Money Maker

The supplier of U.S. currency paper faces little competition.

The supplier of U.S. currency paper faces little competition.

Rub a dollar bill between your fingers, and even with closed eyes you can tell you're not holding an ordinary piece of paper. Bills feel rough, almost crinkly, while regular paper is smooth. That's because bills are made of excess fabric from blue jeans and T-shirts as opposed to the wood pulp of ordinary paper. That distinctive texture, along with security threads and watermarks, is designed to discourage would-be counterfeiters.

Such high quality comes with a price-and whether or not the United States is overpaying is up for debate. The Bureau of Engraving and Printing, the agency in charge of making money, spends $115 million a year to buy blank notes from Crane & Co., which the bureau then prints with the familiar images and text. Crane, which operates out of Dalton, Mass., was recently awarded the currency contract again, for the 127th year in a row. For some, so many consecutive awards suggest a travesty of the procurement process. For Crane, it means the company is good at what it does.

To understand how it's even possible for one company to hold a contract for so long, you have to know something about the currency market-specifically, that there isn't one. Aside from counterfeiters, the bureau is the only purchaser of currency paper. As a result, few companies make it. Indeed, since the late 1800s, there has been only one manufacturer, and that's Crane.

Making the paper requires hefty upfront investments in security, high-quality printing mills and technology. Companies don't want to make those investments unless they can be guaranteed enough business to make their investments back, and the bureau can't make those kinds of guarantees because the contract is competed at least every four years.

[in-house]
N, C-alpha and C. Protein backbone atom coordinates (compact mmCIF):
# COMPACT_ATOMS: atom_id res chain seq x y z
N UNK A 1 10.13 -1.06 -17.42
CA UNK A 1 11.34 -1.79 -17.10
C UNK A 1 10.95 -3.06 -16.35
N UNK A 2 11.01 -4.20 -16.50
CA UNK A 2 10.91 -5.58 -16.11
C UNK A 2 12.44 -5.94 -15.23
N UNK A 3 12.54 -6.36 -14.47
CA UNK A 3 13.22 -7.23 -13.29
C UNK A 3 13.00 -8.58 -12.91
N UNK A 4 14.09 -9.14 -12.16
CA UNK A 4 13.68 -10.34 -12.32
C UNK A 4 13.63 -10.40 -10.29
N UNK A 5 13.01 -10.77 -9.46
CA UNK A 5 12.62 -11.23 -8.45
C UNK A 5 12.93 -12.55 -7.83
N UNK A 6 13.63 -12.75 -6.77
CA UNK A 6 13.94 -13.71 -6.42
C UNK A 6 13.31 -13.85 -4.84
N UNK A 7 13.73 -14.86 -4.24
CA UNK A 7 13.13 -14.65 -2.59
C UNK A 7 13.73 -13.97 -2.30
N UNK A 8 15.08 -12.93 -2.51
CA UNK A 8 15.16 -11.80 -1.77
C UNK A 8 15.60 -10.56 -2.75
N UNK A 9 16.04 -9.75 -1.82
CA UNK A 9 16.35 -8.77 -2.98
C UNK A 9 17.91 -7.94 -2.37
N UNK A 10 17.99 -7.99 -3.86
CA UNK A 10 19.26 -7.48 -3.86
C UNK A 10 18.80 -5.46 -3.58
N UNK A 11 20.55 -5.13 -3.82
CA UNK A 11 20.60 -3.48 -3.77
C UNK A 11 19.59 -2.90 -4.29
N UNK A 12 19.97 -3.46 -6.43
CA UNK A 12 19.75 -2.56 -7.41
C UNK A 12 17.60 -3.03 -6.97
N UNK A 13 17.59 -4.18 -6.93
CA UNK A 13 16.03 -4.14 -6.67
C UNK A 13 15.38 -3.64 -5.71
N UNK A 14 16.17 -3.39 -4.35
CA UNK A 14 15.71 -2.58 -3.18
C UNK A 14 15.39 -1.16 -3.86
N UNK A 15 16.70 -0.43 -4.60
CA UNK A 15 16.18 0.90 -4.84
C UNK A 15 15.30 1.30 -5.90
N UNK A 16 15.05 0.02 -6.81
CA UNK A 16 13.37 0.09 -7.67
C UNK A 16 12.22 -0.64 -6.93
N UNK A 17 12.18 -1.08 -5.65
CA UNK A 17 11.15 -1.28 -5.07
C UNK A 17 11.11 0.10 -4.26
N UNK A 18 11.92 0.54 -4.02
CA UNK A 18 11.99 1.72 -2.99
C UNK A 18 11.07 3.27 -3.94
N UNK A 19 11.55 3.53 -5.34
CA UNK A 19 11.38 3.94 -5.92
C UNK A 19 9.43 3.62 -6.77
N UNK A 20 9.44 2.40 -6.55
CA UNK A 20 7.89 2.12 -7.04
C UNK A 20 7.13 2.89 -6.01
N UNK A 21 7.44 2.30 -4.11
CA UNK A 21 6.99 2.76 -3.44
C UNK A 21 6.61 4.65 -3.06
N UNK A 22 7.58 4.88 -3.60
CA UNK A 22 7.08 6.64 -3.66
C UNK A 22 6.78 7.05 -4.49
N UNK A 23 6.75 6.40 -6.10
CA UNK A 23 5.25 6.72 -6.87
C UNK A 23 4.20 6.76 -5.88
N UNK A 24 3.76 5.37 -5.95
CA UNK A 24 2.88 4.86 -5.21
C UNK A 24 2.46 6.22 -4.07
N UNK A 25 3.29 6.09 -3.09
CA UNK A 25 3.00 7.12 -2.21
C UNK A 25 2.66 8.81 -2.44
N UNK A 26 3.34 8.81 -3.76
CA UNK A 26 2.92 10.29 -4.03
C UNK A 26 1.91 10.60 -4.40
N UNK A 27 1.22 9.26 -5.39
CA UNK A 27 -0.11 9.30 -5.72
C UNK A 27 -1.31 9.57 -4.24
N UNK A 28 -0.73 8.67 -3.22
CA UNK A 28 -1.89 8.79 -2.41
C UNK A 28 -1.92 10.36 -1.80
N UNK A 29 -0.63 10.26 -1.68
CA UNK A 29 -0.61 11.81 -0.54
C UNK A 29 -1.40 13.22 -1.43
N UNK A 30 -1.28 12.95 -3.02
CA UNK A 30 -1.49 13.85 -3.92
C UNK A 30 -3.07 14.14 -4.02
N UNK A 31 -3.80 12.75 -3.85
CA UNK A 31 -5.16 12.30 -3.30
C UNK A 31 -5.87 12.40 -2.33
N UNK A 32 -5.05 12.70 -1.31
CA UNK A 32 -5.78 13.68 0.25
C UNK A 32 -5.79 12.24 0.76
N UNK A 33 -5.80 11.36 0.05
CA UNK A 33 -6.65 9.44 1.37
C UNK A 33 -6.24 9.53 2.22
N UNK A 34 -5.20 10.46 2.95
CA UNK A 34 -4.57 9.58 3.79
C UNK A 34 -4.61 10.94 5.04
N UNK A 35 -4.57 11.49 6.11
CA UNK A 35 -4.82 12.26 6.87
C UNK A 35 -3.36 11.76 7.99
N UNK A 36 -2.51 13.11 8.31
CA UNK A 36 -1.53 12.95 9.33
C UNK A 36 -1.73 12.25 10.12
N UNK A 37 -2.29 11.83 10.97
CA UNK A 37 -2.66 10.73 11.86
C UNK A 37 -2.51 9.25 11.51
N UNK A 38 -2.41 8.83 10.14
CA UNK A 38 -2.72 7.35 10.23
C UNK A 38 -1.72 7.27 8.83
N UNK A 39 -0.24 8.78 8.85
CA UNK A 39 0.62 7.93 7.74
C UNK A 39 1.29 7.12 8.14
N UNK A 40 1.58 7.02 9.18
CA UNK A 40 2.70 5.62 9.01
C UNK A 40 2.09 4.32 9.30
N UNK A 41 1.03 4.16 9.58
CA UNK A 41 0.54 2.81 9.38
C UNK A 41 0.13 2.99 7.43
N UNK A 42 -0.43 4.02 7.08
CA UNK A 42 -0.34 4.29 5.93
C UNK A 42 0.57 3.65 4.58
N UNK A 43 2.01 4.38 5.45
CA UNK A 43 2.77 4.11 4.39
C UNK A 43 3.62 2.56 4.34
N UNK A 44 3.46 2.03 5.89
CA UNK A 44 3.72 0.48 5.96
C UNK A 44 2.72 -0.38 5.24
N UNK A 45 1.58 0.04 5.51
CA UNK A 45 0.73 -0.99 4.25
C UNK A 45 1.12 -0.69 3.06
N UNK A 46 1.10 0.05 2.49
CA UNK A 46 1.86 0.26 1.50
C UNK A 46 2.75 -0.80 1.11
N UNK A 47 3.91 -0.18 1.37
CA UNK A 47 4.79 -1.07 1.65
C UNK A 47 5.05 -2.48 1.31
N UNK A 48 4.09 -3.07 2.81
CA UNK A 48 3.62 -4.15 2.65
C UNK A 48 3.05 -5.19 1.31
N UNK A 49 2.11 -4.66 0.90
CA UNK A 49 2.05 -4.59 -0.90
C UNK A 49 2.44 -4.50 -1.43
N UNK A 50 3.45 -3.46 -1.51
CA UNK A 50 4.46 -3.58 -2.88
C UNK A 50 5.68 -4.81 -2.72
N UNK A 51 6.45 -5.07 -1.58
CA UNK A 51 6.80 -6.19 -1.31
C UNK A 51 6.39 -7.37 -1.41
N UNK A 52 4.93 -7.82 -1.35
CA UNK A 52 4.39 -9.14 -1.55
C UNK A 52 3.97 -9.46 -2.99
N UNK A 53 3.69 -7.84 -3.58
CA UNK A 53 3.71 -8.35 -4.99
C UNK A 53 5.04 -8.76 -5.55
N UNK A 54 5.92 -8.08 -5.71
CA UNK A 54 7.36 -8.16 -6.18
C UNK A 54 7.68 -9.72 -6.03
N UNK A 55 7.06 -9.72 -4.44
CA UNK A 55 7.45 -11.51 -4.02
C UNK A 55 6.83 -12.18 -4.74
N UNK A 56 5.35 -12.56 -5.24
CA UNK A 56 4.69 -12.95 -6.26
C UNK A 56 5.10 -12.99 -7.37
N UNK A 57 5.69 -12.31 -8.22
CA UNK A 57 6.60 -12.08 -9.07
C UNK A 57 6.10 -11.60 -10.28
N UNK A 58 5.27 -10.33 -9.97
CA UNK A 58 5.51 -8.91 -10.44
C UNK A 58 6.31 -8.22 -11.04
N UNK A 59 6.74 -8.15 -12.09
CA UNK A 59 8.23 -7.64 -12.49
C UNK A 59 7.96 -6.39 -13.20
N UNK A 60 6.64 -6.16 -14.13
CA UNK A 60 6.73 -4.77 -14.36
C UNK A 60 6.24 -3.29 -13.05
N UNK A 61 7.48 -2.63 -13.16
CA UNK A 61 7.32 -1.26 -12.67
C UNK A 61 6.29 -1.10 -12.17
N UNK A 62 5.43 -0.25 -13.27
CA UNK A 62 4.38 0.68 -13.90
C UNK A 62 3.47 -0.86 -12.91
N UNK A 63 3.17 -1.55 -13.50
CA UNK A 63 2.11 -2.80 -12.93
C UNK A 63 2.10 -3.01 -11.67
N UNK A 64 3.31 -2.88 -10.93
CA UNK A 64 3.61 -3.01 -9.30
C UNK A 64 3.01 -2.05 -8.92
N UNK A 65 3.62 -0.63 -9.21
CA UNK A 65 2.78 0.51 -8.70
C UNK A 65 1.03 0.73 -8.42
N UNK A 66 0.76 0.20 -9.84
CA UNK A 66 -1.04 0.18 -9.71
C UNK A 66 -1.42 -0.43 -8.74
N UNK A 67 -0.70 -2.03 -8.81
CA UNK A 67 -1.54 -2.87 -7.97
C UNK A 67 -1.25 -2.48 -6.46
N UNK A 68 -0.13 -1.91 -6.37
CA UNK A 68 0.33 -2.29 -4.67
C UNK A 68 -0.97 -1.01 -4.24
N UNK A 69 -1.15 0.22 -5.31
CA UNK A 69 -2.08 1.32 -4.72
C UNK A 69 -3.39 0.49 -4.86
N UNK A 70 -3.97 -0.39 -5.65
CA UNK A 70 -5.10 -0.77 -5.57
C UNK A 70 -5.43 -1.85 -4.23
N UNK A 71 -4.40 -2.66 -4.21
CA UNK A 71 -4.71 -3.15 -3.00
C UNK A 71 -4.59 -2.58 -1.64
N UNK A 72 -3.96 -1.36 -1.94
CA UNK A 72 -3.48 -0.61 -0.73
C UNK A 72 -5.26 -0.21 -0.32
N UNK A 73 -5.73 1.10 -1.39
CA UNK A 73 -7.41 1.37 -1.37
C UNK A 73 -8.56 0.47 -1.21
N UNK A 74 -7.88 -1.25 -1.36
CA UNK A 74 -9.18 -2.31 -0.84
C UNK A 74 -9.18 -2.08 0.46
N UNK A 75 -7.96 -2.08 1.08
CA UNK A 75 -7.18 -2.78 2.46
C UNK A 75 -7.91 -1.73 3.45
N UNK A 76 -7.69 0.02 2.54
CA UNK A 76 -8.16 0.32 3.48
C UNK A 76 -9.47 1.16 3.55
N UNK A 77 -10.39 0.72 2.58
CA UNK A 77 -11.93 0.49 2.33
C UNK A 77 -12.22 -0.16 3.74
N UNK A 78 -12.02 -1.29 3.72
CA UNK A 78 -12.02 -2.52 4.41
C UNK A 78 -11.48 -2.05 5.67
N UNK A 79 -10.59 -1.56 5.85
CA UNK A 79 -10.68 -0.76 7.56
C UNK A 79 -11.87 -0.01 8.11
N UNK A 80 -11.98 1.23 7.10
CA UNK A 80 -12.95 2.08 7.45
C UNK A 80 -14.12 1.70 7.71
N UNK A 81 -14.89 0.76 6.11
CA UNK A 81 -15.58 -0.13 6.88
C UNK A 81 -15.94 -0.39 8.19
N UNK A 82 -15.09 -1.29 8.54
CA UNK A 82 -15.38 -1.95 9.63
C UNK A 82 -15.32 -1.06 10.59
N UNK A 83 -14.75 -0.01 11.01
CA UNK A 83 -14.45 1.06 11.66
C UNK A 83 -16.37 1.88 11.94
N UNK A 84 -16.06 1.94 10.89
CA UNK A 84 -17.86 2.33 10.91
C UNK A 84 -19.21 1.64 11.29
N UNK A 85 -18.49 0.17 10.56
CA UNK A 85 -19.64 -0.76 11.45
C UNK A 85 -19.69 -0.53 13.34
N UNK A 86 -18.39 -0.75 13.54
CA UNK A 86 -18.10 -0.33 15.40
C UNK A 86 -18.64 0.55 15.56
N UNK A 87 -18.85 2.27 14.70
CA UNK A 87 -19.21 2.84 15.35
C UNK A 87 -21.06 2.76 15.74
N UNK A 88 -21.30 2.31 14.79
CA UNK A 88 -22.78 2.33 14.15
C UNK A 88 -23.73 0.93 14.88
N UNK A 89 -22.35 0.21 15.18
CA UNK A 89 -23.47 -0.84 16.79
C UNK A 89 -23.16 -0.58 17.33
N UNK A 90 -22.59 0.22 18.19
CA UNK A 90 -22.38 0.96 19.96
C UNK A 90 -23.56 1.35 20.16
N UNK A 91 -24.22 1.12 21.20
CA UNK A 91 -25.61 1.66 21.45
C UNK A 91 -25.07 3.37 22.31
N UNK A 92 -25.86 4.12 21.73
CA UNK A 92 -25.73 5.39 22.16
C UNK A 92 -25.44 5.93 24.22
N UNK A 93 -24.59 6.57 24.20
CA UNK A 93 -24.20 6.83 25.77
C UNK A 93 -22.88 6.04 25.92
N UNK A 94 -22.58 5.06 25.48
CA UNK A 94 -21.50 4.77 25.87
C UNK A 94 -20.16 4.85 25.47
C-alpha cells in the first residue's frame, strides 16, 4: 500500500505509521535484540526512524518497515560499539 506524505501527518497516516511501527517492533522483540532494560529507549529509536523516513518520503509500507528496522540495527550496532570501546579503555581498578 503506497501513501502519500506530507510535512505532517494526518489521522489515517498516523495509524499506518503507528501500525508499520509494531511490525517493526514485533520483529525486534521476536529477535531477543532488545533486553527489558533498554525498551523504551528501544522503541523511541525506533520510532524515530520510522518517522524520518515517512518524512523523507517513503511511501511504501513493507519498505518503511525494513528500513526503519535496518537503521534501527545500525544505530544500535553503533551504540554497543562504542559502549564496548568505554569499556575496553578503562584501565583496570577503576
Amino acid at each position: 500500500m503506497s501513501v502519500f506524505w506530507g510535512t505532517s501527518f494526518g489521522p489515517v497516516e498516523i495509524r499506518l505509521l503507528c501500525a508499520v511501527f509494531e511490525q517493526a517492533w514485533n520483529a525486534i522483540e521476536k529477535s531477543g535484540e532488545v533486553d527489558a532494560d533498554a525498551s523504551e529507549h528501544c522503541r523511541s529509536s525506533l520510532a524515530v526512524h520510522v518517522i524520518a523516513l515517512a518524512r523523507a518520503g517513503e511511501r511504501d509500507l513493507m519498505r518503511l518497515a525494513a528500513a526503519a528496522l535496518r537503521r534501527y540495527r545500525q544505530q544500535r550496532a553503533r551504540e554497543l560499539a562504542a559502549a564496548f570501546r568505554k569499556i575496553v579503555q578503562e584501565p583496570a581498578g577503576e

In an effort to surmount those barriers, the bureau has experimented with different enticements over the years. In the 1990s, Tim Vigotsky, the former associate director for management at BEP, offered bidders money to subsidize their investments. He says it wasn't enough; Crane still emerged the winner.

Lansing Crane, chief executive of the company, says, "Competition exists if the potential for competition exists." Because he knows other companies are out there, he argues that his company is as efficient and low-cost as possible.

Sean Gailmard, assistant professor of political science at Northwestern University, says that the currency contract, because it requires such a specialized product, might be a rare situation in which limiting competition is actually useful. A long-term relationship with one contractor will encourage the contractor to specialize and invest in BEP's needs, he says. "Why would I make investments if I'm going to be outbid the next time around by some other supplier?" he asks.

The Government Accountability Office isn't so sure. In April 2005, it recommended that BEP conduct more outreach to paper manufacturers before issuing solicitations to increase the chances of competing bids. GAO also recommended that the bureau reassess the importance of having a second supplier, and to actively seek one if the benefits are found to outweigh the costs.

In 2006, Jennifer Sellers, the contracting officer for the paper currency contract, tried to restructure it so companies would have a two-year start-up and four-year manufacturing period to give them time to invest in the infrastructure after winning the contract. Crane filed a protest, arguing that the plan wasn't fair. "If they want to be competing in this area, they should make their own investments," says Lansing Crane.

The GAO sustained the protest in January 2006. After a revised solicitation was issued, one company submitted a proposal, but it wasn't technically acceptable. That left Crane. Sellers and Crane are wrapping up their contract negotiations and expect to announce the results this month.

Sellers says she's still looking at other ways to induce competition, but she isn't ready to share them publicly. Meanwhile, she's asking companies that might be interested in the contract after 2010, which is when the most recent Crane contract expires, to submit proposals for innovative strategies that would entice them to enter the market.

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